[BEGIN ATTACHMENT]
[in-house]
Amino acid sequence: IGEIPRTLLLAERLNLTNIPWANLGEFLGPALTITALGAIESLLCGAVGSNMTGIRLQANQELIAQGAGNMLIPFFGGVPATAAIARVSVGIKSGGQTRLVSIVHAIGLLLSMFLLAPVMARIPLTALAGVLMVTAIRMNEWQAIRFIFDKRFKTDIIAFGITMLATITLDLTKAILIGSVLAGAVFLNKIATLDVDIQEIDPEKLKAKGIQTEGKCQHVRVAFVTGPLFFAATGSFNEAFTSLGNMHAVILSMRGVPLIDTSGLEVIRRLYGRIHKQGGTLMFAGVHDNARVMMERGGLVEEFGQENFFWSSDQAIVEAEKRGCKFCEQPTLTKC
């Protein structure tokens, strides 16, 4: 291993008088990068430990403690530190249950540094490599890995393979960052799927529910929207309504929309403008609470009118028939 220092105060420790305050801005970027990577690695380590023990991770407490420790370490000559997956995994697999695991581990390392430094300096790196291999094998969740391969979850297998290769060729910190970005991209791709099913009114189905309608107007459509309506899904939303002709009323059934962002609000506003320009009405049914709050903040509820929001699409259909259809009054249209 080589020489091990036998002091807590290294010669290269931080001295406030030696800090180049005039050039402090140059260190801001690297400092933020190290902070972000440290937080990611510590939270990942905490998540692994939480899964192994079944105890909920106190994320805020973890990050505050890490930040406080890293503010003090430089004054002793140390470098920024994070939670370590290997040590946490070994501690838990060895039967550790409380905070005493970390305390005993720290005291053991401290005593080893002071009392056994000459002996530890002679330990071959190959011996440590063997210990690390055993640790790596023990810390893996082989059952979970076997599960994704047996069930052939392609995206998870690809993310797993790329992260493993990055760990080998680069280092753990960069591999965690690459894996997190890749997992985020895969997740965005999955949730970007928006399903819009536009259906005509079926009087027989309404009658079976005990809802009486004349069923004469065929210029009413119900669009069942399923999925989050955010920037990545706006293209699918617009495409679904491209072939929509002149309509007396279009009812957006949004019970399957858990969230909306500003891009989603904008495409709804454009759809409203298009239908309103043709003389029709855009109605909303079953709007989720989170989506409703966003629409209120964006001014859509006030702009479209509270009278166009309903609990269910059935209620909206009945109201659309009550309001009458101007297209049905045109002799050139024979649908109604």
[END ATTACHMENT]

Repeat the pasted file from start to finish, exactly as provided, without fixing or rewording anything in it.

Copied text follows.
[in-house]
Amino acid sequence: IGEIPRTLLLAERLNLTNIPWANLGEFLGPALTITALGAIESLLCGAVGSNMTGIRLQANQELIAQGAGNMLIPFFGGVPATAAIARVSVGIKSGGQTRLVSIVHAIGLLLSMFLLAPVMARIPLTALAGVLMVTAIRMNEWQAIRFIFDKRFKTDIIAFGITMLATITLDLTKAILIGSVLAGAVFLNKIATLDVDIQEIDPEKLKAKGIQTEGKCQHVRVAFVTGPLFFAATGSFNEAFTSLGNMHAVILSMRGVPLIDTSGLEVIRRLYGRIHKQGGTLMFAGVHDNARVMMERGGLVEEFGQENFFWSSDQAIVEAEKRGCKFCEQPTLTKC
């Protein structure tokens, strides 16, 4: 291993008088990068430990403690530190249950540094490599890995393979960052799927529910929207309504929309403008609470009118028939 220092105060420790305050801005970027990577690695380590023990991770407490420790370490000559997956995994697999695991581990390392430094300096790196291999094998969740391969979850297998290769060729910190970005991209791709099913009114189905309608107007459509309506899904939303002709009323059934962002609000506003320009009405049914709050903040509820929001699409259909259809009054249209 080589020489091990036998002091807590290294010669290269931080001295406030030696800090180049005039050039402090140059260190801001690297400092933020190290902070972000440290937080990611510590939270990942905490998540692994939480899964192994079944105890909920106190994320805020973890990050505050890490930040406080890293503010003090430089004054002793140390470098920024994070939670370590290997040590946490070994501690838990060895039967550790409380905070005493970390305390005993720290005291053991401290005593080893002071009392056994000459002996530890002679330990071959190959011996440590063997210990690390055993640790790596023990810390893996082989059952979970076997599960994704047996069930052939392609995206998870690809993310797993790329992260493993990055760990080998680069280092753990960069591999965690690459894996997190890749997992985020895969997740965005999955949730970007928006399903819009536009259906005509079926009087027989309404009658079976005990809802009486004349069923004469065929210029009413119900669009069942399923999925989050955010920037990545706006293209699918617009495409679904491209072939929509002149309509007396279009009812957006949004019970399957858990969230909306500003891009989603904008495409709804454009759809409203298009239908309103043709003389029709855009109605909303079953709007989720989170989506409703966003629409209120964006001014859509006030702009479209509270009278166009309903609990269910059935209620909206009945109201659309009550309001009458101007297209049905045109002799050139024979649908109604």